Though bred for success, the colt perhaps didn’t appear so at the time. “I remember thinking he looked a little like a mule,” says Jami. “He had that typical light ‘muley mouth’ that true brown horses do, and big ears. But he was cute and well muscled, and also friendly, curious, and unafraid. I got to pet him, and he didn’t act bratty and try to bite like some of the other babies I’d been around.”
The foal, registered as Jacks Vaquero, came to be known simply as Cowboy (English for vaquero). At the time of his birth, Jami was already becoming a skilled rider on her talented Shetland Pony. Over the next four years, the 10-hand-tall Candy would carry her as Jami learned to love a variety of events, including barrel racing, pole bending, breakaway roping, and goat tying.
Cowboy, meanwhile, was growing and impressing everyone with his levelheadedness. “I remember clipping his ears when he was a weanling,” Debbie recalls. “I used big clippers—they were awfully loud—but he didn’t even move. If I hadn’t already known it, that alone would have told me he was special.”
In the winter of Cowboy’s 2-year-old year, Jami’s father started him under saddle. An experienced horseman who helped his neighbors with their young stock, Johnny found the newly gelded horse to be calm and willing from day one.
“He’s the kind of horse you could ask to climb a tree, and he’d say, ‘Which one?’” says Debbie. “I remember riding him across neighbors’ land to cutting clinics on cold, snowy days in the winter of his 3-year-old year, and he was great. He wasn’t all that interested in cattle or the cutting machine, but he walked out smartly to get there and let us expose him to a bunch of different things.”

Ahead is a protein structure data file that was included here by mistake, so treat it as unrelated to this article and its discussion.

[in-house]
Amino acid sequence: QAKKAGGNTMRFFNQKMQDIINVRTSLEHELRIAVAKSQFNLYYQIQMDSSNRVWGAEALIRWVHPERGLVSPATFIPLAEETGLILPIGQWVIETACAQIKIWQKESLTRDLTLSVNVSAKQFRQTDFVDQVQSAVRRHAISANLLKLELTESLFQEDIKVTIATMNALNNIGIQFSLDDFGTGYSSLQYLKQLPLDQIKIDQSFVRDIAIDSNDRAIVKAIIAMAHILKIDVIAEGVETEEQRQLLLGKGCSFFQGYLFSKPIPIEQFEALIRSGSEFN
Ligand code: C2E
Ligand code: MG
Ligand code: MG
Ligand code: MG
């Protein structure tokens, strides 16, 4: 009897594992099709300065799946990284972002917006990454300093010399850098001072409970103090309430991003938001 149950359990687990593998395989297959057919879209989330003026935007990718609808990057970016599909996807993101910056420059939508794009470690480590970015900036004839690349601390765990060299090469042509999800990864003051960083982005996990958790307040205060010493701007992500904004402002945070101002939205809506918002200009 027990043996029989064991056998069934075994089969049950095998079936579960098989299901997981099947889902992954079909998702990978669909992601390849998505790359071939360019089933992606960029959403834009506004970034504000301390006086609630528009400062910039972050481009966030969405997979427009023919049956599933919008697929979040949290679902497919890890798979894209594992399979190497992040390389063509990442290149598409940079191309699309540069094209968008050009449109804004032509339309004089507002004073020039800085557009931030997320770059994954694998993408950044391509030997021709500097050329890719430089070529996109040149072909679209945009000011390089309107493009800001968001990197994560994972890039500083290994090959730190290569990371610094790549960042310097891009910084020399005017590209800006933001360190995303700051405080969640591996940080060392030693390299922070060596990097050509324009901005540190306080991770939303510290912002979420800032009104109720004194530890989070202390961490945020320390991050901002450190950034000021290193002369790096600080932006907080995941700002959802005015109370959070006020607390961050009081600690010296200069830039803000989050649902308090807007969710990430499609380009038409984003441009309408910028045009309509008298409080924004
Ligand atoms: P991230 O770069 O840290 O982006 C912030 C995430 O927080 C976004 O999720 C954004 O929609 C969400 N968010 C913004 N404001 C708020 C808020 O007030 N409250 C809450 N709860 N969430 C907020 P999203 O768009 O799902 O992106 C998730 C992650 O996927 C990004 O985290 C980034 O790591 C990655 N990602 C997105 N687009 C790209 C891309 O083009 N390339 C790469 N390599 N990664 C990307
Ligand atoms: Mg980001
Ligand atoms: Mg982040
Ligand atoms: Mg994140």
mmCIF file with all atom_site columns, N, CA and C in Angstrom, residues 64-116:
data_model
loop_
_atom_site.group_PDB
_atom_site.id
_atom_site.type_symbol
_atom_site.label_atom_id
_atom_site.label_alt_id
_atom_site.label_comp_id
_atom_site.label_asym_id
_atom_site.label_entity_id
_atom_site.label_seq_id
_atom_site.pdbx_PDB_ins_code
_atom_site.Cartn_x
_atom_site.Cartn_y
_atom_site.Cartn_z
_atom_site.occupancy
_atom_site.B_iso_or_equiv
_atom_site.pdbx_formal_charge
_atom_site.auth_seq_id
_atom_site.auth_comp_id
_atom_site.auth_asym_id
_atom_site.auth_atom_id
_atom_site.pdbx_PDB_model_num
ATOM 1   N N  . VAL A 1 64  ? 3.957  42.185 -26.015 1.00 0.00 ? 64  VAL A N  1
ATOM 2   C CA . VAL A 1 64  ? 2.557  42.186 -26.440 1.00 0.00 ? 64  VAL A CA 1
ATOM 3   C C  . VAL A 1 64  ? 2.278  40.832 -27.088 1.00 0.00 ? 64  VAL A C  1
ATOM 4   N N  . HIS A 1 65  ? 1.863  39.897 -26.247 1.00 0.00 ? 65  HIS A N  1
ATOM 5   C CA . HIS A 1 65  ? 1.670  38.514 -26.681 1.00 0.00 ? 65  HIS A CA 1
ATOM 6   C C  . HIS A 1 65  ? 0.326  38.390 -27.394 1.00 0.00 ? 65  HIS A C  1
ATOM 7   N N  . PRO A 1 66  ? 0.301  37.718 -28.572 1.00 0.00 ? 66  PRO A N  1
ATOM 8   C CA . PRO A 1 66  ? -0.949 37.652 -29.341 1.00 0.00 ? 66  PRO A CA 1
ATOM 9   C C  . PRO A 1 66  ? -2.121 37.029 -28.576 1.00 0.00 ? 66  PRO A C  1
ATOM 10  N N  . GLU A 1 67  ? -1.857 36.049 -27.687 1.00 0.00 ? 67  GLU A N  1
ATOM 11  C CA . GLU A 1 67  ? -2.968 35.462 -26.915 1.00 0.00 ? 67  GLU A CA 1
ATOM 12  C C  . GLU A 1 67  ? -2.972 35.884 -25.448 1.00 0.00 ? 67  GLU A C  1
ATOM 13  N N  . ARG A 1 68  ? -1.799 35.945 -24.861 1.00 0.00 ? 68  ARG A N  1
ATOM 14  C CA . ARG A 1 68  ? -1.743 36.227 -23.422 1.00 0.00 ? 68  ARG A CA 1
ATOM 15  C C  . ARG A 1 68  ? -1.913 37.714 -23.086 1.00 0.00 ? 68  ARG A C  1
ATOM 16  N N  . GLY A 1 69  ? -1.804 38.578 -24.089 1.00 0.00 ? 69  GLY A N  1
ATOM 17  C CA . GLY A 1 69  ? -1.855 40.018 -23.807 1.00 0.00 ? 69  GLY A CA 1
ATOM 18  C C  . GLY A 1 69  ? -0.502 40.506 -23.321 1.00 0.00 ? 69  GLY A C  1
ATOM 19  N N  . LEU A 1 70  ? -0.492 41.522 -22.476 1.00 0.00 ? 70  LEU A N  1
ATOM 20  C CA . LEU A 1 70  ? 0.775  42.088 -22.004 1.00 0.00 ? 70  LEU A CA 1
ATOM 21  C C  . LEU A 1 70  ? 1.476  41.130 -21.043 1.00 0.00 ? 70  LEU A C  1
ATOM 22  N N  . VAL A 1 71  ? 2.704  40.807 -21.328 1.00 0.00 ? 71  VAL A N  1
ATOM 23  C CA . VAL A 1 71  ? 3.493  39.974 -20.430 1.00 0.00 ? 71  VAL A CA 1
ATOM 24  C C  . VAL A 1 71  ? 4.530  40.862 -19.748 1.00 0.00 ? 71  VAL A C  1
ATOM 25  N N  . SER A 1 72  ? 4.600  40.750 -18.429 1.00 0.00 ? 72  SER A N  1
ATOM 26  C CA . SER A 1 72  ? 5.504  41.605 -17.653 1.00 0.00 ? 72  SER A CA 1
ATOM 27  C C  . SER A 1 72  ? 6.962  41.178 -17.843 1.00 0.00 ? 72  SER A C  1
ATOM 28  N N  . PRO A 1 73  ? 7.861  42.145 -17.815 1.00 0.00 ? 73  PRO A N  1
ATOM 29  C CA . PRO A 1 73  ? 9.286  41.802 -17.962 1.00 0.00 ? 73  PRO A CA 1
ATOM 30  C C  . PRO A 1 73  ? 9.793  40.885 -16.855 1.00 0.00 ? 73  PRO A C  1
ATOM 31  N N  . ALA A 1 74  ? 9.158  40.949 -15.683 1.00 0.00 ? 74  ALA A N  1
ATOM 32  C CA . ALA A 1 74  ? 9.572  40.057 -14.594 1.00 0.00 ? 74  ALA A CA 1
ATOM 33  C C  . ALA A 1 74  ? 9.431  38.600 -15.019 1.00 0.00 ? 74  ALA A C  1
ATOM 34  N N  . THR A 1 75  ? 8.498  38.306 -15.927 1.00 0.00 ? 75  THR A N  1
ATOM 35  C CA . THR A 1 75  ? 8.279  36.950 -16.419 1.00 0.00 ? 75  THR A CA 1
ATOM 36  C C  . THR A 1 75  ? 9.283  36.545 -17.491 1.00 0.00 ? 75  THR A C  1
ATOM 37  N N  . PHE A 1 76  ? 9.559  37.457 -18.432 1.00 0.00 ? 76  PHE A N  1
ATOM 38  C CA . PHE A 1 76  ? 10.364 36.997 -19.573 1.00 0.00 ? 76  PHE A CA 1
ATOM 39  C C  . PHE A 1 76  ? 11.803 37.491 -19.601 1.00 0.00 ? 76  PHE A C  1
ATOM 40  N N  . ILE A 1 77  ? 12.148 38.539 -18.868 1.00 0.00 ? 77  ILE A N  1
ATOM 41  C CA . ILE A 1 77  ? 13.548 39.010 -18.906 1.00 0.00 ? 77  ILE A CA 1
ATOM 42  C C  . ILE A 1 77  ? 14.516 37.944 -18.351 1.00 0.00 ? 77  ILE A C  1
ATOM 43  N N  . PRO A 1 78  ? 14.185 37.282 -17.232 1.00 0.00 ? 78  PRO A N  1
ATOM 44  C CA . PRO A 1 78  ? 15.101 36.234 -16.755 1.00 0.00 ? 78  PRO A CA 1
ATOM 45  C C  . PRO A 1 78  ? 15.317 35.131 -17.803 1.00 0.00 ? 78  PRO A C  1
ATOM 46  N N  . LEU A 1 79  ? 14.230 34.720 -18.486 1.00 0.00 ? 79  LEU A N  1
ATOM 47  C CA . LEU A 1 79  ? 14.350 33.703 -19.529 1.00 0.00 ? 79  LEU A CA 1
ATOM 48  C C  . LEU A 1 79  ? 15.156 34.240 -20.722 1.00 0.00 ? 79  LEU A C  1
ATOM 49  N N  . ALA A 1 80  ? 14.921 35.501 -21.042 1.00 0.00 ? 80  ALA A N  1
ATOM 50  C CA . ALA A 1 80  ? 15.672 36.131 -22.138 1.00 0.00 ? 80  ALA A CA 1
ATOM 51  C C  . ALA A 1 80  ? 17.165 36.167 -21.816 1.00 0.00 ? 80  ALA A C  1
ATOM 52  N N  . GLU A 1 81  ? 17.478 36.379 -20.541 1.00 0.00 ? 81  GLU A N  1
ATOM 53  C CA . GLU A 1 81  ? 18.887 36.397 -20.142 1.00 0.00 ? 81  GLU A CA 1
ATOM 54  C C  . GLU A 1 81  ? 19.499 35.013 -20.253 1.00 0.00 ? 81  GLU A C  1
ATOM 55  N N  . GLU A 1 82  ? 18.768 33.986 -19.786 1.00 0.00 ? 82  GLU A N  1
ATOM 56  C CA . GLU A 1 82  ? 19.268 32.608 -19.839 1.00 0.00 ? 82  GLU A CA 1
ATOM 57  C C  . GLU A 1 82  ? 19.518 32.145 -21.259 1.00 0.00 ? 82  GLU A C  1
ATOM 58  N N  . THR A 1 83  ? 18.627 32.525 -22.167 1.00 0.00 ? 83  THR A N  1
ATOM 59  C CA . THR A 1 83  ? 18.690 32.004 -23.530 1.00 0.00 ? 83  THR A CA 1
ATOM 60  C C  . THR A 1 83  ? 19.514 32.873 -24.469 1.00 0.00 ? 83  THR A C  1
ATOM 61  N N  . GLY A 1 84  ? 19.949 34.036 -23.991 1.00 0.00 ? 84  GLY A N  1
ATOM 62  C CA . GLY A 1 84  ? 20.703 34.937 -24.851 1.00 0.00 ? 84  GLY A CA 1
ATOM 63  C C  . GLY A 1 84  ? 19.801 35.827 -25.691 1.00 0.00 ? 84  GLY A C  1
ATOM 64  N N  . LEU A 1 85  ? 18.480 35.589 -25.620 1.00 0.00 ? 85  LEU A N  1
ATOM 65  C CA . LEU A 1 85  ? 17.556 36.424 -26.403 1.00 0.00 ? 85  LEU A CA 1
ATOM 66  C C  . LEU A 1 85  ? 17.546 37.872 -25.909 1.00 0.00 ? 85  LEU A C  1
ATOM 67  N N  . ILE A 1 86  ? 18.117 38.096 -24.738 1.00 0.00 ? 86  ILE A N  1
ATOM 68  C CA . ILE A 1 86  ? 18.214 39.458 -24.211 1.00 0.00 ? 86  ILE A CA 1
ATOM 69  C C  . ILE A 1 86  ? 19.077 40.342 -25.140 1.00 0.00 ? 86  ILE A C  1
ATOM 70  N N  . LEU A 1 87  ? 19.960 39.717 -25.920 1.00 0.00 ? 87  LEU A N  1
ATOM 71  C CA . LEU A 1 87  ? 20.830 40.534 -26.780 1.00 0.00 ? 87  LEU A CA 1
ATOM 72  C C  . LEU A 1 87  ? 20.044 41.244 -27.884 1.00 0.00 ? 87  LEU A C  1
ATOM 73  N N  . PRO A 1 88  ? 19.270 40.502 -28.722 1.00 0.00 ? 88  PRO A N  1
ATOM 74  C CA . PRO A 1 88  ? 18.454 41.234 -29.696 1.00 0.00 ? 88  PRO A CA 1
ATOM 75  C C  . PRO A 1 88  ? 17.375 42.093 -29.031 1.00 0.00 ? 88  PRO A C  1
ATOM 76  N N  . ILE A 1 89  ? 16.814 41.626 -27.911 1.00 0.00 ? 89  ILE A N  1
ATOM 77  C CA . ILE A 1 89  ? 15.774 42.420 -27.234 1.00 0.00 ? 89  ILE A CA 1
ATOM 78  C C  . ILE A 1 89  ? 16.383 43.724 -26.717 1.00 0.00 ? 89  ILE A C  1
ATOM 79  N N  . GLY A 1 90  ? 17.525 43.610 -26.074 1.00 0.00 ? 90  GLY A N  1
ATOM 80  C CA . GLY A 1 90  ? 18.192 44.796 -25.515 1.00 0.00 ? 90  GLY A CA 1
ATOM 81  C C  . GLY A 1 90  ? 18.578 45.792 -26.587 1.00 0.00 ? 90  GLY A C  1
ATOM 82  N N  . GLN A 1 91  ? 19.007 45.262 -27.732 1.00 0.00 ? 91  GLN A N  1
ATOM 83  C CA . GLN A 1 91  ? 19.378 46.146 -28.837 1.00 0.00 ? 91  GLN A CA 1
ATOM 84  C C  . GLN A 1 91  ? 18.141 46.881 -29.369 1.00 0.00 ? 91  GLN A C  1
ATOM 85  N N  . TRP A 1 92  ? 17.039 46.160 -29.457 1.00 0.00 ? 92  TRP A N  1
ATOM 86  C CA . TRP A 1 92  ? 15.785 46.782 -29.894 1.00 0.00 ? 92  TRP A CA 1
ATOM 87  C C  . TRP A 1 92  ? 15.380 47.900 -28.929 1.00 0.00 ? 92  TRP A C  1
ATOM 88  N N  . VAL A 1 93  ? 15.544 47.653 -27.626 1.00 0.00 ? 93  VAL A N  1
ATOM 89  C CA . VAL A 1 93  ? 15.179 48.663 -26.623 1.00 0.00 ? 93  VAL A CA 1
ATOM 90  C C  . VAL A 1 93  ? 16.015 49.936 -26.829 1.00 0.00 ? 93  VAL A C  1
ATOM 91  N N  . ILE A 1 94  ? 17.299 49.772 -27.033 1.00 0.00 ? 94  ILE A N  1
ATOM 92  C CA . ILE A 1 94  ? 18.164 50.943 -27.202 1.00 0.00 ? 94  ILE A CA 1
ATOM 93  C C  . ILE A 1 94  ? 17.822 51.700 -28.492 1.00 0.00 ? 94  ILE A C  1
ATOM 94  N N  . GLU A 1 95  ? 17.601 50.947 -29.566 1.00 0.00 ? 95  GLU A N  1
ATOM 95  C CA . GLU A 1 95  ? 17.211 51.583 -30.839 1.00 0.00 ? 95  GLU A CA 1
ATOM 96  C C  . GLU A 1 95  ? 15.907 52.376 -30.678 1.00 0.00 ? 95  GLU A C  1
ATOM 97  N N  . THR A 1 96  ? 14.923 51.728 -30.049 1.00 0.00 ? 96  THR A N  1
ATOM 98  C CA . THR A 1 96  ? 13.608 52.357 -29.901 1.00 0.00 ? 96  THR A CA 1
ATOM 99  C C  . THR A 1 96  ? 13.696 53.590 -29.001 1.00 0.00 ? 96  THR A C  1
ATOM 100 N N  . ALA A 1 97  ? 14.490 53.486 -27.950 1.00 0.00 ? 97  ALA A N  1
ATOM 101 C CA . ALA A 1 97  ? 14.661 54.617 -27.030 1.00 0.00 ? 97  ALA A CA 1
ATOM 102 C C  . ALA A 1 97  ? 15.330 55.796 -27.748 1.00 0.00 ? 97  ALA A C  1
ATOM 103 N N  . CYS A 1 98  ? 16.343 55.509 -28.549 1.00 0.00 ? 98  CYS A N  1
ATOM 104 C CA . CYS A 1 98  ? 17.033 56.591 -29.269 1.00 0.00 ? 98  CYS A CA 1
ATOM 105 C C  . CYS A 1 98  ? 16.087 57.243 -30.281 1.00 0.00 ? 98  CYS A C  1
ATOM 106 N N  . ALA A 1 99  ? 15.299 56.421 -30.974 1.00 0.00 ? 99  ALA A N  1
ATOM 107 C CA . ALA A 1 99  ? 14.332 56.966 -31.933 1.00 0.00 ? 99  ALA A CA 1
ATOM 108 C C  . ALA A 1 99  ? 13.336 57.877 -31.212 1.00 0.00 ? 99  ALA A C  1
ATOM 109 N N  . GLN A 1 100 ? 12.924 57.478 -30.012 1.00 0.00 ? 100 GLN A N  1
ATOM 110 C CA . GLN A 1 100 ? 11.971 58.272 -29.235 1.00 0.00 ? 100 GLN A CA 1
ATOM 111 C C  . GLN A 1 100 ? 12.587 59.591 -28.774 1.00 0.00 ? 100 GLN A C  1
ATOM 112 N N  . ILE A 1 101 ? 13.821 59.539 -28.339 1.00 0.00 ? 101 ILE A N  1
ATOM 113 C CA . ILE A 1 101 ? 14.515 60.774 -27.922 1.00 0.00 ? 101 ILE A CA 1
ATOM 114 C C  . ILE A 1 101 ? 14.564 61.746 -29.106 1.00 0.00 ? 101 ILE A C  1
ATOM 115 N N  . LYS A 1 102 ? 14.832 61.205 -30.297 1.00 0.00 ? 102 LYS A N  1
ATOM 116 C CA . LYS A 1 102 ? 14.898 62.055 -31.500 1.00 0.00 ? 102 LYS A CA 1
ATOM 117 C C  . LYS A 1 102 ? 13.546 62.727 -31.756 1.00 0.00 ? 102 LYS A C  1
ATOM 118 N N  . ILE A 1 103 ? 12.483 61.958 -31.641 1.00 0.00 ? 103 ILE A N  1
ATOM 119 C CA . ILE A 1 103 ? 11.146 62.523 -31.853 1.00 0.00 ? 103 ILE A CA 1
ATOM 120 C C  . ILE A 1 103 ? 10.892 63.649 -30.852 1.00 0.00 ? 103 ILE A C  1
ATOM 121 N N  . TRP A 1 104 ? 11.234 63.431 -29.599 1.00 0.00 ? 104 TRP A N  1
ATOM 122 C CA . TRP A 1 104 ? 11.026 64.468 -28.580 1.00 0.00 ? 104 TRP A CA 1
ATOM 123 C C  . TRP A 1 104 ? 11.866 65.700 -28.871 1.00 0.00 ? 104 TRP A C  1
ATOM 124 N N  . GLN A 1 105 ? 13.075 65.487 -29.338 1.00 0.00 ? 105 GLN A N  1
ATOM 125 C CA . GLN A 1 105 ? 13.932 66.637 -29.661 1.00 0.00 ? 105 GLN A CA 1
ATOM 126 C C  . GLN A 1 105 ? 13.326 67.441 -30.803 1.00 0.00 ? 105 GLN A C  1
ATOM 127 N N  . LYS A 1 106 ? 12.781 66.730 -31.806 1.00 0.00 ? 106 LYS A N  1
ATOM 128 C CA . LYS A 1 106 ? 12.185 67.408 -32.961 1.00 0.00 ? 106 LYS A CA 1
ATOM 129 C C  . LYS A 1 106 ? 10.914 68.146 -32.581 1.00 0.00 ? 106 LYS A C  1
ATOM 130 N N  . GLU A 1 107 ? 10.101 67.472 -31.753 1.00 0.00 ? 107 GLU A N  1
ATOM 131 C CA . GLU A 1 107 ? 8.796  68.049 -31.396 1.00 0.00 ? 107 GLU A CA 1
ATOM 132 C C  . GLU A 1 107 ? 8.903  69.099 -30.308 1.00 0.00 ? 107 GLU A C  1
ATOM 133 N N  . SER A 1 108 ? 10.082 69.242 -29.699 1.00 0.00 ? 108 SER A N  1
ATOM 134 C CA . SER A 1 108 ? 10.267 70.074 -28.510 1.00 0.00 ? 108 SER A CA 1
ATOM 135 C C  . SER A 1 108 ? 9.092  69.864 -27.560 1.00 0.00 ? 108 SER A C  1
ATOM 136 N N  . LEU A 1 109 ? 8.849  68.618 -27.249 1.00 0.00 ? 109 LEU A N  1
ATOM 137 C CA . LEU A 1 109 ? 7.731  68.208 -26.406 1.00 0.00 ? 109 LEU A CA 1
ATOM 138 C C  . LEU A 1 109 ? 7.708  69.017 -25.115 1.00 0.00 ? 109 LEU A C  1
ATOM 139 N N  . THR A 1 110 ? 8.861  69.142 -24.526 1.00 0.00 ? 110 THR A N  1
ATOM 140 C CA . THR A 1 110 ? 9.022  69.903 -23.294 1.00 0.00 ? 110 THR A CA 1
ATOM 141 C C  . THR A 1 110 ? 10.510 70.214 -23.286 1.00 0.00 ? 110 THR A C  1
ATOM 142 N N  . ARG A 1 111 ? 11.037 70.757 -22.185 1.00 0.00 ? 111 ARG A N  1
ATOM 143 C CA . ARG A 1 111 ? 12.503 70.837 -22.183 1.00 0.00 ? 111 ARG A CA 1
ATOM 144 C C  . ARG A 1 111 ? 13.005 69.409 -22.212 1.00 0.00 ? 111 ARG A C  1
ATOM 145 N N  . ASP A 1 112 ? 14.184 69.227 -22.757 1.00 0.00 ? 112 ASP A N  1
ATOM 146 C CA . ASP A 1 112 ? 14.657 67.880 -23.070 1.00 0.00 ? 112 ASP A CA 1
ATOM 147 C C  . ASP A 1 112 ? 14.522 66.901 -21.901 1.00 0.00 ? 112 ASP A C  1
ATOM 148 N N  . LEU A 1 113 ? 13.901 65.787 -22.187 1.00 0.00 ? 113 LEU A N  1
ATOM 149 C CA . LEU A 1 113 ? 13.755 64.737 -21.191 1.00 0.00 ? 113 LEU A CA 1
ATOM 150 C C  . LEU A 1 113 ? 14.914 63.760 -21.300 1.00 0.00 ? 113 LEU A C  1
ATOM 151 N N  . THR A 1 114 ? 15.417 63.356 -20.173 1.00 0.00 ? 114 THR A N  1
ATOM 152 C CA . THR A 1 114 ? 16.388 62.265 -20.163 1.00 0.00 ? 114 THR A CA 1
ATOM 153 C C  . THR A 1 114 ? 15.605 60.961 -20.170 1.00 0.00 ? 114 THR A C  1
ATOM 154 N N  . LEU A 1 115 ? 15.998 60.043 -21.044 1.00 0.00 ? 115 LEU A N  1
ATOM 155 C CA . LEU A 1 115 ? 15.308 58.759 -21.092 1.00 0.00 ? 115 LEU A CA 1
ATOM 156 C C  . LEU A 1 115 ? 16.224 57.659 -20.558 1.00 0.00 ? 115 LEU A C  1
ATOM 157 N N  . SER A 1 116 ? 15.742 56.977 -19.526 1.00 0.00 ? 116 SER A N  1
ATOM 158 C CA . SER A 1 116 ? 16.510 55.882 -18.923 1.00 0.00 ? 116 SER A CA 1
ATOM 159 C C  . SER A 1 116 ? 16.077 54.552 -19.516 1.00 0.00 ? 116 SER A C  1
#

By the time Cowboy was 4 and Jami was 8, the Rynearsons felt the two were ready for each other. Jami started riding the 14.1-hand gelding under her parents’ supervision, while continuing to show her Shetland. Then, one day in 1985, things changed forever.
“A local barrel-racing club my mom had founded was having its finals competition,” Jami recalls. “I ran Candy in the first run of my age group, then tried Cowboy in the second. He was so much faster, so much more powerful! It gave me an adrenaline rush. I had complete confidence in him, though, so it wasn’t scary,just incredibly fun.”After that,the pony was retired, and Cowboy became Jami’s steady partner.
“He was and is a quick learner,” Jami says. “In addition to barrel racing and other rodeo events, I did everything with him—trail riding, 4-H fitting and showing, Western pleasure, showmanship, trail. He excelled at it all.” A clever horse, Cowboy also excelled at untying himself. “He’s a regular Houdini,” says Jami. And though a kind, quiet eye is one of the gelding’s best traits, he’s not a lapdog sort of horse. “I wouldn’t say he’s standoffish, but he’s not at all cuddly,” Jami explains. “He definitely doesn’t like being petted around the head.” Other quirks include a loathing of llamas (“something about the smell,” Jami thinks) and a passion for Twizzlers red licorice (“he can eat a whole bag”).
His most distinguishing eccentricity, however, is something his family calls “the Cowboy shuffle.” It’s the little strut he does just before and after he makes a run.
“He doesn’t get hard to handle; he just takes these short little steps and is very perked up,” notes Jami. “It’s how we know he’s going to win.”